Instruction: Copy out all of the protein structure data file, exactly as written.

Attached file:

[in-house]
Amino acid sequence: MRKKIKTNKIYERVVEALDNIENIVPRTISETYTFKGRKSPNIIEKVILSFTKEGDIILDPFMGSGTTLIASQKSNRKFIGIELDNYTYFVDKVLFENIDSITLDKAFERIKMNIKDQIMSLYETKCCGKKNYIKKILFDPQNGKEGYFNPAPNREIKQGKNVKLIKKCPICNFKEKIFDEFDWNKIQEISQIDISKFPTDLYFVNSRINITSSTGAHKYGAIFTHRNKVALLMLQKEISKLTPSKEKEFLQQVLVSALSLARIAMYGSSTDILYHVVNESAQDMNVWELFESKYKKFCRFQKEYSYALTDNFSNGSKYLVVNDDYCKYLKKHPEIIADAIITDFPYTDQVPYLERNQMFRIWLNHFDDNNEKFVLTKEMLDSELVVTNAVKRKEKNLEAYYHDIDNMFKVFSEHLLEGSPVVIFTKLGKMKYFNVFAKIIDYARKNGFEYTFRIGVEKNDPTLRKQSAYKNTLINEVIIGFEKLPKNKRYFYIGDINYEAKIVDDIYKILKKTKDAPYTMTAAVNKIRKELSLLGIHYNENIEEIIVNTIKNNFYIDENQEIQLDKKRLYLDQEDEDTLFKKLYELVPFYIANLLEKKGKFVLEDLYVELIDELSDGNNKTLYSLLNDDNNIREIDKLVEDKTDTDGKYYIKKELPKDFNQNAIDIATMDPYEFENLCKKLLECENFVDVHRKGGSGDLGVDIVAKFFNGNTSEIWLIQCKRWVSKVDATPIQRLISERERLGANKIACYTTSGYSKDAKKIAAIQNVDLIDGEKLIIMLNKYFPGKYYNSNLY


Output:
[in-house]
Amino acid sequence: MRKKIKTNKIYERVVEALDNIENIVPRTISETYTFKGRKSPNIIEKVILSFTKEGDIILDPFMGSGTTLIASQKSNRKFIGIELDNYTYFVDKVLFENIDSITLDKAFERIKMNIKDQIMSLYETKCCGKKNYIKKILFDPQNGKEGYFNPAPNREIKQGKNVKLIKKCPICNFKEKIFDEFDWNKIQEISQIDISKFPTDLYFVNSRINITSSTGAHKYGAIFTHRNKVALLMLQKEISKLTPSKEKEFLQQVLVSALSLARIAMYGSSTDILYHVVNESAQDMNVWELFESKYKKFCRFQKEYSYALTDNFSNGSKYLVVNDDYCKYLKKHPEIIADAIITDFPYTDQVPYLERNQMFRIWLNHFDDNNEKFVLTKEMLDSELVVTNAVKRKEKNLEAYYHDIDNMFKVFSEHLLEGSPVVIFTKLGKMKYFNVFAKIIDYARKNGFEYTFRIGVEKNDPTLRKQSAYKNTLINEVIIGFEKLPKNKRYFYIGDINYEAKIVDDIYKILKKTKDAPYTMTAAVNKIRKELSLLGIHYNENIEEIIVNTIKNNFYIDENQEIQLDKKRLYLDQEDEDTLFKKLYELVPFYIANLLEKKGKFVLEDLYVELIDELSDGNNKTLYSLLNDDNNIREIDKLVEDKTDTDGKYYIKKELPKDFNQNAIDIATMDPYEFENLCKKLLECENFVDVHRKGGSGDLGVDIVAKFFNGNTSEIWLIQCKRWVSKVDATPIQRLISERERLGANKIACYTTSGYSKDAKKIAAIQNVDLIDGEKLIIMLNKYFPGKYYNSNLY